SUBSCRIBE
Get one year of WIRED for just $10.
Plus, get a free tote!
SUBSCRIBE
Already a subscriber? Sign-In.
Get WIRED for just $10SUBSCRIBE NOW
JULIA GREENBERG
BUSINESS09.23.2015 01:10 PM
Facebook Debuts 360 Video With an Immersive Star Wars Clip
Virtual reality may be the future, but an immersive experience is already here.
FACEBOOK
FACEBOOK WANTS TO take your News Feed into the future.
Starting today, you'll be able to experience 360-degree videos alongside posts from your friends in Facebook's News Feed. Users can explore the videos by dragging their cursors within videos on the desktop or by physically tilting their phones while watching on mobile. Each video is a few minutes long and give users a completely spherical—that is, 360-degree—way to explore sand dunes, the ocean, or, say, a galaxy far, far away.
Case in point: As part of the official rollout, Facebook users can pilot through a 360-degree part of the Star Wars: The Force Awakens universe. They'll also be able to follow along with a day-in-the-life of LeBron James' workout; check out Vice's on-the-ground reporting in Afghanistan; or head underwater as Discovery finds sharks looking for food.
The Facebook rollout features those partners as well as GoPro and NBC, but any creator with the right equipment to make VR-like clips will soon be able to share them on Facebook in their fully immersive form. Users will be able to see the videos on Android and the web. They'll roll out in coming months on iOS. They're also not yet viewable in Safari or Internet Explorer.
Tech Today
Facebook's move into immersive content isn't all that surprising, though it shows how the company is actively pushing into the future. Co-founder and CEO Mark Zuckerberg first unveiled the 360 clips at the Facebook F8 Developers Conference earlier this year. On an earnings call this summer, Zuckerberg also hinted at how immersive video—and VR—are the future of how we'll consume media.
TRENDING NOW
Building Games For Virtual Reality Storytelling | Breaking Through

Our bad! It looks like we're experiencing playback issues.
"Over time the types of stories that people want to tell each other and the types of content they want to share with each other will get richer and more immersive," Facebook's VP of product Will Cathcart says. "So just as we've seen an evolution from text to photos, we're seeing a pretty big jump to video in the last couple of years. We think that's only going to continue."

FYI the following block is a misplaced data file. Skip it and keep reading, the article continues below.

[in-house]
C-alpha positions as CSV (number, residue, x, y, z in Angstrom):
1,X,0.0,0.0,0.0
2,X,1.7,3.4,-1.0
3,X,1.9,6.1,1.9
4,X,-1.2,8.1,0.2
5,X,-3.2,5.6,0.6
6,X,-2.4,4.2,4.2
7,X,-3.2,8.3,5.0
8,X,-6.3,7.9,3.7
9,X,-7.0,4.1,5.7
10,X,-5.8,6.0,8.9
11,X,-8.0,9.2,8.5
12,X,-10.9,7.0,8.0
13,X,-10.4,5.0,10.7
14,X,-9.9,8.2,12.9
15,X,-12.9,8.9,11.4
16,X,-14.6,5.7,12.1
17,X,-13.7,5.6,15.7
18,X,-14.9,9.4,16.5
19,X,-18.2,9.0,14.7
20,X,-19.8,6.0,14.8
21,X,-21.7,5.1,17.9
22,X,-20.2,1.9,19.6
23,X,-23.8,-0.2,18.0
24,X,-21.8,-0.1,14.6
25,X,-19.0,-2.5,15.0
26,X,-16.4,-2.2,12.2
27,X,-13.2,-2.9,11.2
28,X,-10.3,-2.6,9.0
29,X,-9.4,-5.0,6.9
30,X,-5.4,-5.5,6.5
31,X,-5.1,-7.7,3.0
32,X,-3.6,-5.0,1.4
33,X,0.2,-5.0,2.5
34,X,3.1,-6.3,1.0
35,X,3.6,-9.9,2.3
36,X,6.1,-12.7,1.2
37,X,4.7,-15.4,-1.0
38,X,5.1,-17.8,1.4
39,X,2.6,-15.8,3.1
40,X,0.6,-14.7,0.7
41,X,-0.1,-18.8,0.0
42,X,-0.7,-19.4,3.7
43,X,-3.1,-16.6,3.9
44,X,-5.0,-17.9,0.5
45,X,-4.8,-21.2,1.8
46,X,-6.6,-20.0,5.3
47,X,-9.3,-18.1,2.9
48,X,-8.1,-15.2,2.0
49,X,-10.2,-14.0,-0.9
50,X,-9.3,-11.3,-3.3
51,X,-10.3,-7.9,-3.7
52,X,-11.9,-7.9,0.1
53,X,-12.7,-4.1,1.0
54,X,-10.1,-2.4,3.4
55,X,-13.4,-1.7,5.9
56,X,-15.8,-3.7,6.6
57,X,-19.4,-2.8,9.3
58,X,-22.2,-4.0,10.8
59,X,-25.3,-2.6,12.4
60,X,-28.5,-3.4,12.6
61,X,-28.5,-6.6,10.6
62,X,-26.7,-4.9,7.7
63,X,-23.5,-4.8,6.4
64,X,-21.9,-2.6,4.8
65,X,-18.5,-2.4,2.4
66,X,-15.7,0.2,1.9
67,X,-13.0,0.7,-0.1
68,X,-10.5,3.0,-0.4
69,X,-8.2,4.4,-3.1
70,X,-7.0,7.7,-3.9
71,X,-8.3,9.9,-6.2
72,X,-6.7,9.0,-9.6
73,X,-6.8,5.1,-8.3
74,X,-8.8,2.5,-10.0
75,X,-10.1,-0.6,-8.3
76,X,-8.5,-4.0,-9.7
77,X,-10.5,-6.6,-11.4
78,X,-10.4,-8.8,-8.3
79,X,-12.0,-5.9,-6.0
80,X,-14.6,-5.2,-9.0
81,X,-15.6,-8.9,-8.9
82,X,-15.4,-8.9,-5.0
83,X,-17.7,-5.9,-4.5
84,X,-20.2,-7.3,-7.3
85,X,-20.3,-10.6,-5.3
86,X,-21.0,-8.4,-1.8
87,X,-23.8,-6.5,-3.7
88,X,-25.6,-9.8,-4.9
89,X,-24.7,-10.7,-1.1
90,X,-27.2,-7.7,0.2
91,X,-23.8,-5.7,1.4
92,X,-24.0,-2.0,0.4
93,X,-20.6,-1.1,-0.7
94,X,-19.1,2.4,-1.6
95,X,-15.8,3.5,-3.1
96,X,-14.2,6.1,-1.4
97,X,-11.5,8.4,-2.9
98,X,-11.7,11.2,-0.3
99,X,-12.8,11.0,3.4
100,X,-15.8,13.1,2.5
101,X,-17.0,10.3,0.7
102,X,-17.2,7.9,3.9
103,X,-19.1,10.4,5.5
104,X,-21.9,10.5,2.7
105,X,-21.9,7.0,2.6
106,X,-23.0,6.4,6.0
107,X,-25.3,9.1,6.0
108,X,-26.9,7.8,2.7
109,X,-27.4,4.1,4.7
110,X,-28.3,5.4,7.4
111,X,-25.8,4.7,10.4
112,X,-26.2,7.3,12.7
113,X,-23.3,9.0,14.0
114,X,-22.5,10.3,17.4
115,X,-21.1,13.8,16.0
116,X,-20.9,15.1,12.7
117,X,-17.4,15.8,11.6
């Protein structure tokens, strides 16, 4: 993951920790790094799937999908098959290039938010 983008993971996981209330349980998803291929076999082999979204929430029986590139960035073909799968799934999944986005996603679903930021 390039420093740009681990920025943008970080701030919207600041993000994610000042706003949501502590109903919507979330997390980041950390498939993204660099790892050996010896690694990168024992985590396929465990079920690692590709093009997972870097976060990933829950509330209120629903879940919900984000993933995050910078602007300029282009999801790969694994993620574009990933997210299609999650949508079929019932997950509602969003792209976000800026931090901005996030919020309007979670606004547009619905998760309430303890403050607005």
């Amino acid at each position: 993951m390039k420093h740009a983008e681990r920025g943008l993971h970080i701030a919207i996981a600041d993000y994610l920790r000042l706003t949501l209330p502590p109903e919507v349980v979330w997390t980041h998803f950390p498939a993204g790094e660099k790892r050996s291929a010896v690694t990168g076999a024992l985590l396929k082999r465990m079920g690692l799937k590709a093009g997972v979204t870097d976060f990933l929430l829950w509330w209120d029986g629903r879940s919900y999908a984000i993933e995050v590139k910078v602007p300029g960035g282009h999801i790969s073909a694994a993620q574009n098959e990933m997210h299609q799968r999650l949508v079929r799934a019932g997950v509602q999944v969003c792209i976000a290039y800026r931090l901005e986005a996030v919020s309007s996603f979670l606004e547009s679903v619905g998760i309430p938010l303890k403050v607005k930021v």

The decision to launch 360 videos in News Feed shows that Facebook isn't about just giving users what they want in the sense of what they already know and like, but also to give them a new visual form to explore—and maybe come to love. Facebook acquired virtual reality star Oculus in March of last year for $2 billion, and the 360 videos were developed in a collaboration with the Oculus and News Feed teams. But the Oculus Rift doesn't go on sale until early next year, and most people don't yet have VR tech at home.
"I can have an immersive 360 experience with the technology I have today," Cathcart says.
"It makes it possible for people who are creating this content to continue creating it for people who have Oculus or the right VR experience, but it will work for everyone on Facebook too."
Julia Greenberg is a staff writer at WIRED, where she covers media, business, and new technologies. She has a bachelor's degree from the University of Chicago. She lives in San Francisco and occasionally tweets.
STAFF WRITER
TOPICS
360 VIDEO
F8
FACEBOOK
STAR WARS
VR
1 Year of WIRED for $10.
SUBSCRIBE
WIRED is where tomorrow is realized. It is the essential source of information and ideas that make sense of a world in constant transformation. The WIRED conversation illuminates how technology is changing every aspect of our lives—from culture to business, science to design. The breakthroughs and innovations that we uncover lead to new ways of thinking, new connections, and new industries.

RSS
Site Map
Accessibility Help
Condé Nast Store
Condé Nast Spotlight

© 2021 Condé Nast. All rights reserved. Use of this site constitutes acceptance of our User Agreement and Privacy Policy and Cookie Statement and Your California Privacy Rights. Wired may earn a portion of sales from products that are purchased through our site as part of our Affiliate Partnerships with retailers. The material on this site may not be reproduced, distributed, transmitted, cached or otherwise used, except with the prior written permission of Condé Nast. Ad Choices